Bloomberg News

Greece Collective Action Clauses Risk Triggering Default Swaps

February 24, 2012

Greece’s debt restructuring would trigger credit-default swaps insuring $3.2 billion of bonds if the government uses clauses designed to mop up investors unwilling to take part.

Greece published the formal offer document today for its agreement to exchange bonds for new securities, with investors taking a haircut of 53.5 percent. The restructuring uses so- called collective action clauses to discourage holdouts, the use of which would trigger credit-default swap insurance contracts on the nation’s debt, according to the rules of the International Swaps & Derivatives Association.

Greece negotiated the biggest debt restructuring in history as it seeks to reduce national debt to 120 percent of gross domestic product by 2020, from 160 percent last year, and to meet the terms of a 130 billion-euro ($170 billion) international bailout. An agreed debt swap, known as private- sector involvement, or PSI, will slice 100 billion euros off more than 200 billion euros of privately held debt if all investors participate.

“Anything that can help second bailout is going to be seen as positive,” said Harpreet Parhar, a strategist at Credit Agricole SA.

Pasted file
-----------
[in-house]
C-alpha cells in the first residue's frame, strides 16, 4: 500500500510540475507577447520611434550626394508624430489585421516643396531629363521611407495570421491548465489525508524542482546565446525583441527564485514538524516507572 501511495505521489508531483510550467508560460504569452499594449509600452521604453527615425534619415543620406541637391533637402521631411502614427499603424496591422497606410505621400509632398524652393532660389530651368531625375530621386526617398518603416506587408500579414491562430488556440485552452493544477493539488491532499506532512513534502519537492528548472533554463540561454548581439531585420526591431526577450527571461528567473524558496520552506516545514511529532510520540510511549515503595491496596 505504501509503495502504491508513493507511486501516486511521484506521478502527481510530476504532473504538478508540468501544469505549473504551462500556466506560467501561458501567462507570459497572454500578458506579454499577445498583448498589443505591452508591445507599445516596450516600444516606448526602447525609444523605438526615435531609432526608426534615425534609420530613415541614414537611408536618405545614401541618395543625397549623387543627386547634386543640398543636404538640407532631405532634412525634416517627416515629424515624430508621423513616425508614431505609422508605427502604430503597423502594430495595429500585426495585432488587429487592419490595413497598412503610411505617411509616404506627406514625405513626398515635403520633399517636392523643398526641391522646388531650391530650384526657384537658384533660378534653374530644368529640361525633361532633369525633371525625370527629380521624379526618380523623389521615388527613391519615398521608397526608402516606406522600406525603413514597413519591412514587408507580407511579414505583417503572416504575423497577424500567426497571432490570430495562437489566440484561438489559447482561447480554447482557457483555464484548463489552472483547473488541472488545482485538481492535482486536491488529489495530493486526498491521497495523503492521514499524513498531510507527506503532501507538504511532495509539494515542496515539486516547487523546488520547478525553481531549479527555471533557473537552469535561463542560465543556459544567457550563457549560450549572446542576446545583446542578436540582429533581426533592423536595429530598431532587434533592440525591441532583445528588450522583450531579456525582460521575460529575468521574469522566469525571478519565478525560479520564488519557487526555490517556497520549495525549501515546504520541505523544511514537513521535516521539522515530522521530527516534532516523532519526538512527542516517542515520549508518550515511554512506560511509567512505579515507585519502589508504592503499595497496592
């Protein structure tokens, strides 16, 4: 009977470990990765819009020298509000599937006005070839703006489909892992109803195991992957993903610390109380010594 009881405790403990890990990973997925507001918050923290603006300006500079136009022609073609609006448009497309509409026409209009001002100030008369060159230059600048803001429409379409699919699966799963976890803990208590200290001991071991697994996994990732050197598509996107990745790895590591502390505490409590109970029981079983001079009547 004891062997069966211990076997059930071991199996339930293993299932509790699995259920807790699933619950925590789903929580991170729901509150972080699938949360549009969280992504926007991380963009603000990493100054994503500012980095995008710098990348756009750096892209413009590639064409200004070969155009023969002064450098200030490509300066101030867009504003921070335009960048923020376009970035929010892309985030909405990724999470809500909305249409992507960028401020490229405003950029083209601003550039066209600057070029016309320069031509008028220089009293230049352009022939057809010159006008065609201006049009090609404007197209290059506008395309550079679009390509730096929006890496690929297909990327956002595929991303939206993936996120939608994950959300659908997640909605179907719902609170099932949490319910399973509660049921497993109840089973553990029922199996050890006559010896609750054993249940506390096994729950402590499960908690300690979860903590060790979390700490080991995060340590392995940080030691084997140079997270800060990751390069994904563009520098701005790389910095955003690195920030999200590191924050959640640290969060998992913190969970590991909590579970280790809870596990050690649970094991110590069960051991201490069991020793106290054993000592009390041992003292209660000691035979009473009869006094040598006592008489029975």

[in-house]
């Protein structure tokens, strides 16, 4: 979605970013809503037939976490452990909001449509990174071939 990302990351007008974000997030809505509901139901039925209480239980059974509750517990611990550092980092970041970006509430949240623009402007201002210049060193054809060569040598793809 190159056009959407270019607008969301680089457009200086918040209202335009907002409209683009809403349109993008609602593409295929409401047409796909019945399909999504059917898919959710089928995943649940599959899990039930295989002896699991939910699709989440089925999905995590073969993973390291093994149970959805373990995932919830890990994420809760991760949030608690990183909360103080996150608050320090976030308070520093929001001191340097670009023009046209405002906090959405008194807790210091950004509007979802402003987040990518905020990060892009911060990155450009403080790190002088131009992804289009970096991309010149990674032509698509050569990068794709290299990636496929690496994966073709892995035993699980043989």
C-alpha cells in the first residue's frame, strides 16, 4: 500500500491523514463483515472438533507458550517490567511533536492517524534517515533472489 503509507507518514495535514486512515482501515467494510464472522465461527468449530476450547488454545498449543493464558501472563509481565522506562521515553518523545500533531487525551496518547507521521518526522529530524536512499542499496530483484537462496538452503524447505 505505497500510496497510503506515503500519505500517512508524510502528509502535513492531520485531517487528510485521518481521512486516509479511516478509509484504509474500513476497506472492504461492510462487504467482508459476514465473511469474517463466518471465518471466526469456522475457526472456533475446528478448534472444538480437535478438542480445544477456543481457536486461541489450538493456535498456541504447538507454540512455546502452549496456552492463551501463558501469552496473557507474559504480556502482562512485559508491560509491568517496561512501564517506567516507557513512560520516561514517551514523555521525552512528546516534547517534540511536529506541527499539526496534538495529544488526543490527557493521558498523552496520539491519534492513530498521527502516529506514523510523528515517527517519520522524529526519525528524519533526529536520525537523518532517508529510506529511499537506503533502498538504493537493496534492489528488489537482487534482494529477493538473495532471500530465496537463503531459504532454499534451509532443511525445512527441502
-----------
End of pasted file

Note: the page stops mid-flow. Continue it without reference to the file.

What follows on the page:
Outstanding Contracts

A total of 4,263 contracts were outstanding as of Feb. 17, according to the Depository Trust & Clearing Corp., which runs a central registry for the market.

It now costs $7.2 million upfront and $100,000 annually to insure $10 million of Greek debt for five years using the swaps, according to CMA. The 93 percent probability of default within that time assumes investors recover 22 percent of their holdings.

Credit-default swaps pay the buyer face value in exchange for the underlying securities or the cash equivalent should a borrower fail to adhere to its debt agreements.

The introduction of CACs doesn’t in itself trigger default swaps, though using them does, according to ISDA. Credit events that trigger swaps can be caused by a reduction in principal or interest, postponement or deferral of payments, or a change in the ranking or currency of obligations.

Any of these must result from a deterioration in creditworthiness, apply to multiple investors and be binding on all holders. ISDA’s determinations committee rules whether contracts can be tripped.

To contact the reporters on this story: Abigail Moses in London at amoses5@bloomberg.net

To contact the editor responsible for this story: Paul Armstrong at parmstrong10@bloomberg.net


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